A blockade of NATO supplies to Afghanistan by cricketer-turned-politician Imran Khan’s party has ended up hitting Pakistan’s legal trade with its neighbour, say local traders and truckers.
Upping the ante against U.S. drone attacks in Pakistan, celebrated cricketer-turned-political leader Imran Khan has threatened to block NATO supplies to Afghanistan through Khyber Pakhtunkhwa province, where his party leads a coalition government.
Mustafa Khan, who sells cigarettes by the roadside in a Pakistani village, has a simple reason for sending two of his sons to a madrassa, an Islamic seminary, and not to a proper school. “We cannot afford it,” he says.
Ajab Gul is haunted by bloody scenes. He hears women crying and children screaming. “I can’t sleep,” says the 25-year-old health worker at a well-known Pakistani hospital in the frontier city that tends to terror victims.
For the small island developing states of the Caribbean, there is nothing more important than the United Nations Climate Change Conference taking place here at the national stadium of Poland from Nov. 11-22.
Seventeen-year-old Usmanullah Shah has never been to Afghanistan, the land of his forefathers. The son of Afghan parents who fled to Pakistan 34 years ago to escape war, he shudders at the thought of going there.
After a drone strike had reportedly killed Pakistani Taliban leader Hakimullah Mehsud Nov. 1, the spokesperson for the U.S. National Security Council declared that, if true, it would be “a serious loss” for the terrorist organisation.
Rahmatullah Balal has spent ten years counting the schools that aren’t. The particular kind of Pakistani schools that are called “ghost” schools.
The drone attack that killed Tehreek Taliban Pakistan chief Hakimullah Mahsud this week seems also to have killed hopes that drone attacks will end.
As international troops get ready to leave Afghanistan by the end of 2014 and NATO-ISAF (International Assistance Security Force) prepare the Afghan National Security Forces to take over from them, there is fear and misgiving in neighbouring Pakistan, particularly in the adjoining regions of the Federally Administered Tribal Areas (FATA) and the northwestern province of Khyber Pakhtunkhwa.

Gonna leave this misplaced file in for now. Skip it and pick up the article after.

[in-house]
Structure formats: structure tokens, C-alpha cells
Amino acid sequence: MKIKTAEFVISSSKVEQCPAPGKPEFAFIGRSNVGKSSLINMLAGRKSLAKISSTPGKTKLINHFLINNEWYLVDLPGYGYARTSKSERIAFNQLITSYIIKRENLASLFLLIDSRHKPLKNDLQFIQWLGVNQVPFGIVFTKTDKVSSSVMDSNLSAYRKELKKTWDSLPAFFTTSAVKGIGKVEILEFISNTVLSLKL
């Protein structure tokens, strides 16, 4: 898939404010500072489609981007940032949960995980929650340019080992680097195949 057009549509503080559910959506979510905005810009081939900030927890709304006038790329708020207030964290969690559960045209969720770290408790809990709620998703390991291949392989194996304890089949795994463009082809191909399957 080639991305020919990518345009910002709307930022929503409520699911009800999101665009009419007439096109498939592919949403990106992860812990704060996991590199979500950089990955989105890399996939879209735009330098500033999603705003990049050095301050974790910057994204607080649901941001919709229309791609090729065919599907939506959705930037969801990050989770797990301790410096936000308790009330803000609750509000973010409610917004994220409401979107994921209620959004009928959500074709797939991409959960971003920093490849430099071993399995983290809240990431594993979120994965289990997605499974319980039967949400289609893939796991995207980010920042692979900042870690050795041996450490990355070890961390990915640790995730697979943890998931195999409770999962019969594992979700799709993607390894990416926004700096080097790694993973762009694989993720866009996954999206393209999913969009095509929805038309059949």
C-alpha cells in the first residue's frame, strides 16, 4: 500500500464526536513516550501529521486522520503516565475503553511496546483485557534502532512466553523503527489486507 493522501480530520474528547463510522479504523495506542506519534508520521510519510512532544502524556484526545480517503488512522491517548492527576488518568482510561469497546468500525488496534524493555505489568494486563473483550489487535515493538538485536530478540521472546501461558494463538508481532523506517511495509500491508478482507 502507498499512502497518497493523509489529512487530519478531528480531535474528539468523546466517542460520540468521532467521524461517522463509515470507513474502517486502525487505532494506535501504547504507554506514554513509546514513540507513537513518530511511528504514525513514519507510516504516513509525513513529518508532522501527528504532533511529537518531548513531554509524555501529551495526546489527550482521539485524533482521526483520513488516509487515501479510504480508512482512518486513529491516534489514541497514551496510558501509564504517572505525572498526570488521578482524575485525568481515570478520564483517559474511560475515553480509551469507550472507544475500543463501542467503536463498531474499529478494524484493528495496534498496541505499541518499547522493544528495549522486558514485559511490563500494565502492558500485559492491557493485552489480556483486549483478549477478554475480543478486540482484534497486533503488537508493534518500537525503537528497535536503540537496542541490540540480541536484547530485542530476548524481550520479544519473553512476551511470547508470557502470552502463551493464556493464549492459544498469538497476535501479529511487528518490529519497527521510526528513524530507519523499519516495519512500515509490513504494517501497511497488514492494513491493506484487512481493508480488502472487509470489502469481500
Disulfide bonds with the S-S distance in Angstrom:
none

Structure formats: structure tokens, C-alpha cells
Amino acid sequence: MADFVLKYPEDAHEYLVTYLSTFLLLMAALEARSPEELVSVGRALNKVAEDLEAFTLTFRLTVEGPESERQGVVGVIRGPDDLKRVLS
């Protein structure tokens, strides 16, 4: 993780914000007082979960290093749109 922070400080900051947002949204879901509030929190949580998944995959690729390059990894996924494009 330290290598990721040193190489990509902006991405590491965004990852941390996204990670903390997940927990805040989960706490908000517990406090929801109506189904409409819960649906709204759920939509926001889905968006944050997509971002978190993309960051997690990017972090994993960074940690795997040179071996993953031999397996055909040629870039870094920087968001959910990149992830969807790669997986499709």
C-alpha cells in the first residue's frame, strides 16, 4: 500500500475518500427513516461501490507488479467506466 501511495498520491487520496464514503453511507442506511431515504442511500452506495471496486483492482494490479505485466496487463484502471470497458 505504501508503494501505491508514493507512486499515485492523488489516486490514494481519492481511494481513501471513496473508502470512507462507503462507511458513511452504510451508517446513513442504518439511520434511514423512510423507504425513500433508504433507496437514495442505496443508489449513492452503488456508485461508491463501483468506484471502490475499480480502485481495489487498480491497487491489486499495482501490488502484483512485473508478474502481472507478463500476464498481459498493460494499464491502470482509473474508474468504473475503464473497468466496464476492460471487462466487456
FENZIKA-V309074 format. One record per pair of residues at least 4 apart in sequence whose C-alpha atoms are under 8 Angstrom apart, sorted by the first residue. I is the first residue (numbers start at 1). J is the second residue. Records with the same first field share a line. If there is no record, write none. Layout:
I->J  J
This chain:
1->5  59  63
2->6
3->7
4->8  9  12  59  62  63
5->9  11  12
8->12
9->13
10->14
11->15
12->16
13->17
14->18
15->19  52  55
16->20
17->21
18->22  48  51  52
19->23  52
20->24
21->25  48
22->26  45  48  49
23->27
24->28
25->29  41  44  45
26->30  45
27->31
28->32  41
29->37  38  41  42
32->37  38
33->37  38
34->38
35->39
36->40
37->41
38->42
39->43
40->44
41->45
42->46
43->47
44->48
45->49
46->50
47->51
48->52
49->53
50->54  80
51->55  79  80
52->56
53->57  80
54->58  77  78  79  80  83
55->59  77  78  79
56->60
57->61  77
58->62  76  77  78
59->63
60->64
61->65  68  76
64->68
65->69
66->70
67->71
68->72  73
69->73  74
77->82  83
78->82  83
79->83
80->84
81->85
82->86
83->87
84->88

The Washington Post on Thursday reported what it presented as new evidence of a secret agreement under which Pakistani officials have long been privately supporting the U.S. drone war in the country even as they publicly criticised it.
Even as Pakistan's prime minister again publicly demanded an end to controversial U.S. drone strikes in his country before a meeting with U.S. President Barack Obama Wednesday, secret documents reveal long-time collusion with the CIA-led targeted assassination programme.
Like most Christians in Pakistan, Johar Maseeh did a little cleaning job. He was a sweeper in a factory in Peshawar, capital of Khyber Pakhtunkhwa province in northern Pakistan.
The U.S. government has been engaged in unlawful drone strikes in Pakistan that are in violation of international law, and may amount to war crimes, according to a new report released here by Amnesty International on Tuesday.
First, it was Youtube. Now, if the government of Sindh has its way, it could well be goodbye to Skype, Whatsapp, Viber and Tango for the people of this province in southeastern Pakistan. At least for the next three months.